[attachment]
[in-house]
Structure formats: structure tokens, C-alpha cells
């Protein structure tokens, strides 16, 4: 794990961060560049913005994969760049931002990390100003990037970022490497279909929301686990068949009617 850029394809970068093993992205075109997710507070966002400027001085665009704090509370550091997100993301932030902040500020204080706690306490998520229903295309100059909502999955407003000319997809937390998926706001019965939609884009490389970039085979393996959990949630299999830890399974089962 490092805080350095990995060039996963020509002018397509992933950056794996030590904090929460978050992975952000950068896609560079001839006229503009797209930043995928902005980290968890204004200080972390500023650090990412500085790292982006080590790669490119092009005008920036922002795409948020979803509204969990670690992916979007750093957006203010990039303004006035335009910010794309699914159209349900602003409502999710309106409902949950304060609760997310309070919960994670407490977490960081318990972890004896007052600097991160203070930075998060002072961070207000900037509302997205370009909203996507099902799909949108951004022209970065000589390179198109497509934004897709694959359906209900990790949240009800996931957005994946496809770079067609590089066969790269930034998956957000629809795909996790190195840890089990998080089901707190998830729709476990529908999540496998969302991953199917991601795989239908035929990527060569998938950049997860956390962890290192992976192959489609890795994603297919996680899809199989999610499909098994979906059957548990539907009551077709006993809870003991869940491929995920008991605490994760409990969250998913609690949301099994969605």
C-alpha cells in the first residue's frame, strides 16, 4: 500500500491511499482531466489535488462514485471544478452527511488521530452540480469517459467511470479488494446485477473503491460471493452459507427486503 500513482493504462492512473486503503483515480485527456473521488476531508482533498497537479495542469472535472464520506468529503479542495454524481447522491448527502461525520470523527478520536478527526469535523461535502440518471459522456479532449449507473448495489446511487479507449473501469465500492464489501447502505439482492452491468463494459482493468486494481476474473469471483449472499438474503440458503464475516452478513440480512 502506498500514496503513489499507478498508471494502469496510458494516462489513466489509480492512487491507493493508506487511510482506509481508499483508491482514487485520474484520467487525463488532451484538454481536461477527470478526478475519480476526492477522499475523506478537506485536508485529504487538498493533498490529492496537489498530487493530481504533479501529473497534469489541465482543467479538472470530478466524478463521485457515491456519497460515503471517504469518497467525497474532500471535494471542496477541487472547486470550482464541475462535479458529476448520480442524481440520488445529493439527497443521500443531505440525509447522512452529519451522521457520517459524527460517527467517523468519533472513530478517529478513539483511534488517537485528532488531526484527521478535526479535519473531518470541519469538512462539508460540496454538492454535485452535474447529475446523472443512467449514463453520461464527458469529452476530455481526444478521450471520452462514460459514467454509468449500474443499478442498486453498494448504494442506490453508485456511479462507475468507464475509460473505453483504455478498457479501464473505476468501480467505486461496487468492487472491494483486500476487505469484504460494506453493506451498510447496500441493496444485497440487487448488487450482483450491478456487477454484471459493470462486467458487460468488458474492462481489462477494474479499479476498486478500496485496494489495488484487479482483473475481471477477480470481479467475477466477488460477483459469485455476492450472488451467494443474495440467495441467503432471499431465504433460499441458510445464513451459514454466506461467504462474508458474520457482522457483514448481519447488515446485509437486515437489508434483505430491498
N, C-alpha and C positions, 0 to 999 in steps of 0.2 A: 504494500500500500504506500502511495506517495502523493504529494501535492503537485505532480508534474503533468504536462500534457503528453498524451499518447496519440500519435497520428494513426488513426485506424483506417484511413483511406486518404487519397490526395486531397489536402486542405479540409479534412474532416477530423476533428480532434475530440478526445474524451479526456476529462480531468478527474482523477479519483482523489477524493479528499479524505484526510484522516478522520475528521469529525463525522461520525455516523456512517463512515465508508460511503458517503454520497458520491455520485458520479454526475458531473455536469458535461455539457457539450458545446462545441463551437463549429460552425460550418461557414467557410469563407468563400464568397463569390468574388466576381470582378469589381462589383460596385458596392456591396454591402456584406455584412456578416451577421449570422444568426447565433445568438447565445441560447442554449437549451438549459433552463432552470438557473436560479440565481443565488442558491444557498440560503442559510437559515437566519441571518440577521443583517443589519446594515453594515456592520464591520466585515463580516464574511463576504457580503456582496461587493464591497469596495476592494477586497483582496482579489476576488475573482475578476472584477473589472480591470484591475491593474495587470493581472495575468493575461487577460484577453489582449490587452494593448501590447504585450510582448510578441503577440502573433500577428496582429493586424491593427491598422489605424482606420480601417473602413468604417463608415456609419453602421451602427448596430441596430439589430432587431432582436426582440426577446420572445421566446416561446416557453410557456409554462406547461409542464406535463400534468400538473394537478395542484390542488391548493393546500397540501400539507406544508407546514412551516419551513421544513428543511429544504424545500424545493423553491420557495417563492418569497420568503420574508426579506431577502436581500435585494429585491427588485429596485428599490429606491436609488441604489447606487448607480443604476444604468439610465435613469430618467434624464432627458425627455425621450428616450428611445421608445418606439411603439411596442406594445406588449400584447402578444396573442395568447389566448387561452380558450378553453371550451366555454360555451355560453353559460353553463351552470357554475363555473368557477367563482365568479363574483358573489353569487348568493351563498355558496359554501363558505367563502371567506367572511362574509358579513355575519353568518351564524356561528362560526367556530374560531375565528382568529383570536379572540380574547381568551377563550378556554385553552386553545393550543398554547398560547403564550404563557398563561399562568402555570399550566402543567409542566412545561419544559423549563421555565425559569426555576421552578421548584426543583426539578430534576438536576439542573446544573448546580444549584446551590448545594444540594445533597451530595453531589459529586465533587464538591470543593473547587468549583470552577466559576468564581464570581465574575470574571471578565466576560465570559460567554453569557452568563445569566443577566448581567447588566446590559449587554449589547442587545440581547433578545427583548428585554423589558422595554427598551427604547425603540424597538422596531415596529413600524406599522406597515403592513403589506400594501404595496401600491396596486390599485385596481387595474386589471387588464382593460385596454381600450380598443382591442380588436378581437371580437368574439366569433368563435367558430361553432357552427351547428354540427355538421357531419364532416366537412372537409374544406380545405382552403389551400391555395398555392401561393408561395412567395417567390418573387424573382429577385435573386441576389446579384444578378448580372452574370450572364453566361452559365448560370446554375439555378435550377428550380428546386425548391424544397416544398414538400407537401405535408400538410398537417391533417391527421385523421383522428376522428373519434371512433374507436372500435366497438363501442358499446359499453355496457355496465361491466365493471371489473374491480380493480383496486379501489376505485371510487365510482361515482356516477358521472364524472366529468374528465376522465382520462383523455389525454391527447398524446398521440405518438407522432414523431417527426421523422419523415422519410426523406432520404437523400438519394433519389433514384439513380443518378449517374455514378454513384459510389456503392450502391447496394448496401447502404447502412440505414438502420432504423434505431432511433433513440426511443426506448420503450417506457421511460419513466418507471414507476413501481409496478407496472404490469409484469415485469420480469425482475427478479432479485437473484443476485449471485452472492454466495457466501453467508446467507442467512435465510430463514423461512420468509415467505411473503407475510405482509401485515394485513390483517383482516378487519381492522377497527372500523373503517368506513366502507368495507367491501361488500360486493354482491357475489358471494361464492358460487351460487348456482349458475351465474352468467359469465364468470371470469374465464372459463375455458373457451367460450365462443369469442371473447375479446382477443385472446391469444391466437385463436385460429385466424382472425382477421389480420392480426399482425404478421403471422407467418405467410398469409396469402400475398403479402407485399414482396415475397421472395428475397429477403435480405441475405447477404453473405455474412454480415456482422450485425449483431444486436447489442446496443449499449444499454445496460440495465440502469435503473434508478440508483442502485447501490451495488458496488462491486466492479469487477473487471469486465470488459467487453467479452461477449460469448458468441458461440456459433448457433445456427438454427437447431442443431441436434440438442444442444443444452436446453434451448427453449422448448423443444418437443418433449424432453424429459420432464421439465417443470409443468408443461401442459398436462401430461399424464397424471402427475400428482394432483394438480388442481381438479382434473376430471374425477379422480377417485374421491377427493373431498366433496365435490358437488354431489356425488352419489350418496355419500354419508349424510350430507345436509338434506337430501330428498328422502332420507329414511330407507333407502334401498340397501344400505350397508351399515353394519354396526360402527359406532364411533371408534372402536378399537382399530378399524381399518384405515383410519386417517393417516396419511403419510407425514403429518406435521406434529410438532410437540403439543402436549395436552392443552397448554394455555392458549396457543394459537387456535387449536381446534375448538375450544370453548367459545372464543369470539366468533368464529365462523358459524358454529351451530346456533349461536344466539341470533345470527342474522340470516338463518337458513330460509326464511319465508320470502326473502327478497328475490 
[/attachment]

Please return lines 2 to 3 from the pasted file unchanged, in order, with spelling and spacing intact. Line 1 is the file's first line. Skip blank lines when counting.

Structure formats: structure tokens, C-alpha cells
């Protein structure tokens, strides 16, 4: 794990961060560049913005994969760049931002990390100003990037970022490497279909929301686990068949009617 850029394809970068093993992205075109997710507070966002400027001085665009704090509370550091997100993301932030902040500020204080706690306490998520229903295309100059909502999955407003000319997809937390998926706001019965939609884009490389970039085979393996959990949630299999830890399974089962 490092805080350095990995060039996963020509002018397509992933950056794996030590904090929460978050992975952000950068896609560079001839006229503009797209930043995928902005980290968890204004200080972390500023650090990412500085790292982006080590790669490119092009005008920036922002795409948020979803509204969990670690992916979007750093957006203010990039303004006035335009910010794309699914159209349900602003409502999710309106409902949950304060609760997310309070919960994670407490977490960081318990972890004896007052600097991160203070930075998060002072961070207000900037509302997205370009909203996507099902799909949108951004022209970065000589390179198109497509934004897709694959359906209900990790949240009800996931957005994946496809770079067609590089066969790269930034998956957000629809795909996790190195840890089990998080089901707190998830729709476990529908999540496998969302991953199917991601795989239908035929990527060569998938950049997860956390962890290192992976192959489609890795994603297919996680899809199989999610499909098994979906059957548990539907009551077709006993809870003991869940491929995920008991605490994760409990969250998913609690949301099994969605």